Diwali in the ISKCON tradition is a wonderful celebration, one that simply has to be experienced. Typically, it involves the rituals of Govardhan Puja, Go Puja and Annakut. At Melbourne this year, it was celebrated with great zeal on 27-28 Oct at the ISKCON Temple at Albert Park.
The grandeur and devotion hit you as soon as you set foot in the temple, with the deities all adorned in bright finery.
Evening programs consisted of arati, kirtan and a special feast. Special lamps were lit at Sandhya Arati during this pious occasion. In a beautiful ritual, all guests were invited to offer lamps to Lord Krishna. You could feel the peace in unison with the Lord and the removal of all anxiety and fear from the fickle mind.
All devotees were served a delicious and grand feast at the temple complex. Prasadam included sooji halwa (semolina pudding), rice with various curries.
This feast was cooked in a high-tech kitchen, supported by volunteers. A sneak-peak in the kitchen reveals the high standards and the efforts put in at all stages of cooking of the feast by the volunteers.
This kitchen helps ISKCON distribute over 25,000 weekly lunches at free or reduced cost to the hungry and needy of Melbourne. ISKCON has been involved with various charitable causes like Food for Life (which provides free sanctified vegetarian food in a diversity of locations worldwide), organic farming, cow protection and eco-friendly living.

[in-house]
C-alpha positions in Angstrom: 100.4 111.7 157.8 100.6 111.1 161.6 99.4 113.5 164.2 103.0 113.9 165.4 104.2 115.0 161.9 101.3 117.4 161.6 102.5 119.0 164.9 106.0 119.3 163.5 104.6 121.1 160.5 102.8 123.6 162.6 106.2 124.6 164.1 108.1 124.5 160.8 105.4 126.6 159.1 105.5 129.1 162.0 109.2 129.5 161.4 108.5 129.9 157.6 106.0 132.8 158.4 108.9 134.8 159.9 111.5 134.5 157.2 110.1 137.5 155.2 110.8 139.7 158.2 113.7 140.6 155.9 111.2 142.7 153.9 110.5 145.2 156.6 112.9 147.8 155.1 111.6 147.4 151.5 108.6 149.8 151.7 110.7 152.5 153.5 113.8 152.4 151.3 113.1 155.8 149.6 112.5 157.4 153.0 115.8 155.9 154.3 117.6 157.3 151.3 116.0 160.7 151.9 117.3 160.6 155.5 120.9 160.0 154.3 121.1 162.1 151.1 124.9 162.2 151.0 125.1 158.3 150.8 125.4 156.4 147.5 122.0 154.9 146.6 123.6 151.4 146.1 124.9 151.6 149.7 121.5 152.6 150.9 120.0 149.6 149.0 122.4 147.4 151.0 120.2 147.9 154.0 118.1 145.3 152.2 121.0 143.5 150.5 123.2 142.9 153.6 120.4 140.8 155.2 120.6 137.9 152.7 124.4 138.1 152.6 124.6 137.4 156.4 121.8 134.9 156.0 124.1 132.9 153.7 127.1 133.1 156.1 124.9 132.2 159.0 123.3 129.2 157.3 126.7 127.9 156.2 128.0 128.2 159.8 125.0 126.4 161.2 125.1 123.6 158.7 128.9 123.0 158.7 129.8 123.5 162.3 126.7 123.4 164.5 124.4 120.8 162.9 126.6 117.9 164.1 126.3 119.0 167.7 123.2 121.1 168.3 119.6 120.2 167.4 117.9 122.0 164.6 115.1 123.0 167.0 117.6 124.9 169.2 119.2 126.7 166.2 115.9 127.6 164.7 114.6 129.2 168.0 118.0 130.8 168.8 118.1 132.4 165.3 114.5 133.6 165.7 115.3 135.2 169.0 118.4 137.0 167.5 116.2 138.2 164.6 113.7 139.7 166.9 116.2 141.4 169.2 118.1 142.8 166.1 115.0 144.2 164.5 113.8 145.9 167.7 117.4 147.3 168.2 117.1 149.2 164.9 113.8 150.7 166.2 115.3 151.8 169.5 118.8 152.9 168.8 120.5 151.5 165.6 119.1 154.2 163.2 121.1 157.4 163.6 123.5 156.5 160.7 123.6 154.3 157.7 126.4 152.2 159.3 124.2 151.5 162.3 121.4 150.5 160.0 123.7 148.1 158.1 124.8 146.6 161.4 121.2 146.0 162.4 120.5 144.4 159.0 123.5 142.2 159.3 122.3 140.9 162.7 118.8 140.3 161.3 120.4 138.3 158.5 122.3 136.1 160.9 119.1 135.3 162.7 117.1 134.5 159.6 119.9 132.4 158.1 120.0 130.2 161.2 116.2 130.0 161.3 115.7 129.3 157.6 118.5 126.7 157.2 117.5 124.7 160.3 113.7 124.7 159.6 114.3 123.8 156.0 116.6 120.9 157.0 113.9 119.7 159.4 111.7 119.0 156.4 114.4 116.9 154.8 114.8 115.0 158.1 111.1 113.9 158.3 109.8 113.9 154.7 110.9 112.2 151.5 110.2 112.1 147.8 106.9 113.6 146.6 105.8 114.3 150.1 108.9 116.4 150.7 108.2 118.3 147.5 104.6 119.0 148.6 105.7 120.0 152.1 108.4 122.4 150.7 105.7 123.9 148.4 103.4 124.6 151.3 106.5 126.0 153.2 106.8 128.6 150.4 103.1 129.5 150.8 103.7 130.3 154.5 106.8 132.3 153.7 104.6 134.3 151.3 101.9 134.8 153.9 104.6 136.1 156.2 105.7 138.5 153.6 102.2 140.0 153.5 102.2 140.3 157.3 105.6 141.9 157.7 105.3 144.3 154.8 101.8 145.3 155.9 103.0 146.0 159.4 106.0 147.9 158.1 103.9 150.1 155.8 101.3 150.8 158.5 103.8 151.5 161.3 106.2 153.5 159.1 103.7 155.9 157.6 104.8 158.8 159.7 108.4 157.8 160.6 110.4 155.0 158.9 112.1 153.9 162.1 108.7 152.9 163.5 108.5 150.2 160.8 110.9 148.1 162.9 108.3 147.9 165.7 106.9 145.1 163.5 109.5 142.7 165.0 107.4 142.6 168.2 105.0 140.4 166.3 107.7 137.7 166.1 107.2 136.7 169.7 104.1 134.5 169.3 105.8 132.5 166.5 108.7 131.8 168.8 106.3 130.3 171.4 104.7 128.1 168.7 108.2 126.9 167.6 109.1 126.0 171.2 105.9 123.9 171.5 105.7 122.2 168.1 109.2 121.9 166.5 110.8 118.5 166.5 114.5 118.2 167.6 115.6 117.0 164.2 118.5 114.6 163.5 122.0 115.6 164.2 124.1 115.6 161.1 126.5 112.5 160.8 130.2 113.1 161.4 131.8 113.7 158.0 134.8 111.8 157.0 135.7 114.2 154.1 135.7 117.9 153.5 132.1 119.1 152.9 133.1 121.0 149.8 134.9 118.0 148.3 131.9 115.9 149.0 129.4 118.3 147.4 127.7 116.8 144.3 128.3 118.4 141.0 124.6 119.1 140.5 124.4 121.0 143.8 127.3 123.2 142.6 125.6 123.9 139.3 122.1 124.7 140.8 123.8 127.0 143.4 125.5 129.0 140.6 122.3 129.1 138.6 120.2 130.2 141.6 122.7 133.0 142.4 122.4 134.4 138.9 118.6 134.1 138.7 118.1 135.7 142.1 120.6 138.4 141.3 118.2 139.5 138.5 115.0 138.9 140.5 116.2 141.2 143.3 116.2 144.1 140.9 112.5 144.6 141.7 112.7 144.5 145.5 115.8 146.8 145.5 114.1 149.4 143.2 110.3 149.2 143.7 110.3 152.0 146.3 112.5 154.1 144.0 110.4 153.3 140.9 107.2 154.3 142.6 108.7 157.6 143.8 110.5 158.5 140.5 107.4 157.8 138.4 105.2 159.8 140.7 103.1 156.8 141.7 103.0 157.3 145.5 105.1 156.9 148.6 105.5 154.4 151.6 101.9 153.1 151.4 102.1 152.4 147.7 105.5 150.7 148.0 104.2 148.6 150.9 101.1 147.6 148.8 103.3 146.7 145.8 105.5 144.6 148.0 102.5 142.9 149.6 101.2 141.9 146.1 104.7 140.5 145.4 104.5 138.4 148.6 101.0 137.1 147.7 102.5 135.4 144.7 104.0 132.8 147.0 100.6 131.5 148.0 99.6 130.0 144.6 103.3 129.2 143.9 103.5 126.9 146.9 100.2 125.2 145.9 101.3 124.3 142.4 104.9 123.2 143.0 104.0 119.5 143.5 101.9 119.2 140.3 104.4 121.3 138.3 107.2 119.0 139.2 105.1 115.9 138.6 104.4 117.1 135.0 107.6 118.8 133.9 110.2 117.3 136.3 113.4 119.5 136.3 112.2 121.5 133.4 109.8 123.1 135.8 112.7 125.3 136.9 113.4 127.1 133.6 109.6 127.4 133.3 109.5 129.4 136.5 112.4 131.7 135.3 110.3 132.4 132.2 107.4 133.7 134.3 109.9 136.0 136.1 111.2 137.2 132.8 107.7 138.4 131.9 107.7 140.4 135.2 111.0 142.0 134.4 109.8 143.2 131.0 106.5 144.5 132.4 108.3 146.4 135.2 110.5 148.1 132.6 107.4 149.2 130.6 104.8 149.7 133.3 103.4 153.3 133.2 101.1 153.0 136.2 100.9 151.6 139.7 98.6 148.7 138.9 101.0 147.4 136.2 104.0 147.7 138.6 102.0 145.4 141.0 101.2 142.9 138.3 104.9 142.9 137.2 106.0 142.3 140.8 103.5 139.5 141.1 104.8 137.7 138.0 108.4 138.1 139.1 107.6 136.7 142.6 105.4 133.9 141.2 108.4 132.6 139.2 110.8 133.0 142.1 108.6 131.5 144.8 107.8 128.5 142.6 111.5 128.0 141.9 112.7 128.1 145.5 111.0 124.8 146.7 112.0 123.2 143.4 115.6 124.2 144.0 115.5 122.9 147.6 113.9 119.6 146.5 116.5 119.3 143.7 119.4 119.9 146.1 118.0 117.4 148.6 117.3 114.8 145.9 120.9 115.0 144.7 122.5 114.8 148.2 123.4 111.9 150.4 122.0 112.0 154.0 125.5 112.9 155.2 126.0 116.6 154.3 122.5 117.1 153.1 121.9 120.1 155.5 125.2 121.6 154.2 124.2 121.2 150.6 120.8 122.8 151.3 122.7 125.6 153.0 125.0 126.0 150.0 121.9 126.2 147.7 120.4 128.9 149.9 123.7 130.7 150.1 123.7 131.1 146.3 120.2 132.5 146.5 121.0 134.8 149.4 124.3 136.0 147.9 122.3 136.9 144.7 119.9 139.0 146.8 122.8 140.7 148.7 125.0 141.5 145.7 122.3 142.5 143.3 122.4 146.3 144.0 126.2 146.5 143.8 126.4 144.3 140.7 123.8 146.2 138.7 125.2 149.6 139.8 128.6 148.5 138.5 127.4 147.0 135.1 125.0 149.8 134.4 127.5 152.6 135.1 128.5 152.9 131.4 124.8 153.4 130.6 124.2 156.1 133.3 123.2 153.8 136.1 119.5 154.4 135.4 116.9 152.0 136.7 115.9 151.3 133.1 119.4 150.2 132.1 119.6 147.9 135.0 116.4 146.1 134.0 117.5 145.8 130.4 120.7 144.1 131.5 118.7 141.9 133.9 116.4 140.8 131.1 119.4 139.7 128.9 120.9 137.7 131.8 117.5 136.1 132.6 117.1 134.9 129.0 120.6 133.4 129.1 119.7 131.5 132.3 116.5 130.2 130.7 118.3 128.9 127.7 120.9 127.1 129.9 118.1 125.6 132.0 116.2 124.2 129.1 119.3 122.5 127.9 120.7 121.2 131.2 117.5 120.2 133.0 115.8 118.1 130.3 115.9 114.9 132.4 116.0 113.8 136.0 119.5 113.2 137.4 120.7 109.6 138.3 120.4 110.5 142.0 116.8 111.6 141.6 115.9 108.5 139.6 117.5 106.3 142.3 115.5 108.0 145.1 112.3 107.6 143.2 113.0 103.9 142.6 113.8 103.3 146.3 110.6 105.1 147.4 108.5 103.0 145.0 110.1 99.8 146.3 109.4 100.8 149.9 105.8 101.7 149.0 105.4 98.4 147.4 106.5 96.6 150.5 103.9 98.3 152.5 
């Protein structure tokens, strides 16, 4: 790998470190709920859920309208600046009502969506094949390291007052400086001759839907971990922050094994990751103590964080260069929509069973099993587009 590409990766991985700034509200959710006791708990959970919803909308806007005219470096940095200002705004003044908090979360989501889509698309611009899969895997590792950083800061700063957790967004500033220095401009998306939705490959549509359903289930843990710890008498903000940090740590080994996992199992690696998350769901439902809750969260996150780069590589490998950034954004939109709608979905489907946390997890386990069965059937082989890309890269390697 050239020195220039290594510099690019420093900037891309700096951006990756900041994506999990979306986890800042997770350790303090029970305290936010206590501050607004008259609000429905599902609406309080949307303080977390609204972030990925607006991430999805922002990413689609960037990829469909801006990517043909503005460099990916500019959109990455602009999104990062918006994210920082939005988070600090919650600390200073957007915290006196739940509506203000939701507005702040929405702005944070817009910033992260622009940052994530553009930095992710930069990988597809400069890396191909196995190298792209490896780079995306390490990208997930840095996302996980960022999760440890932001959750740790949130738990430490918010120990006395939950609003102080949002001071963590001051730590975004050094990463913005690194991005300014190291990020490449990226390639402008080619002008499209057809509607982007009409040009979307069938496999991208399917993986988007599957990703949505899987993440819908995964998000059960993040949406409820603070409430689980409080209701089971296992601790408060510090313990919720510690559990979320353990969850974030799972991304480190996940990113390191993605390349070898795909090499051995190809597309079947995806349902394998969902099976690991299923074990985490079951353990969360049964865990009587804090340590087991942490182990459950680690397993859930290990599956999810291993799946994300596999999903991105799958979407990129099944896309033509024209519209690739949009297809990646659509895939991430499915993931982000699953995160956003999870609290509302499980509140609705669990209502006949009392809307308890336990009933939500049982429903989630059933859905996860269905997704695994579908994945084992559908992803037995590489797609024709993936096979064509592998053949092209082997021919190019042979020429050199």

Lord Sri Krishna is also known as the protector of cows. Hence, devotees also worship cows on this day. Various sweets and foodstuffs are prepared and stacked as a hill to mark this occasion. This is later offered to Lord Krishna and then distributed as prasad. This festival is also known as the Annakut festival.
A significant ISKCON ceremony during Diwali is Govardhan Puja. In this, the mountain Govardhan, a sacred Hindu site in the Mathura district of Uttar Pradesh, close to Vrindavan, is felicitated. A ‘mountain’ of food is laid out and offered to the gods as a gratitude for the comforts in our lives.
Govardhan Puja was celebrated on 2 Nov at ISKCON temple with great fervour. A special Govardhana Hill was created by the congregation using a variety of sweets and fruits, and decorated with flowers and earthen lamps. Devotees were invited to circumambulate the arrangement, in a Govardhan ‘parikrama’.
The origins of this ritual can be traced back to the tenth canto of Srimad Bhagwatam. Sri Krishna lifted the Govardhan Hill on his little finger to protect the residents from the incessant rainfall caused by the wrath of Lord Indra. When they thanked him, Sri Krishna said they should thank Mount Govardhan instead.
These and other stories relating to the Diwali festival were revived meaningfully at ISKCON’s celebration of Diwali this year.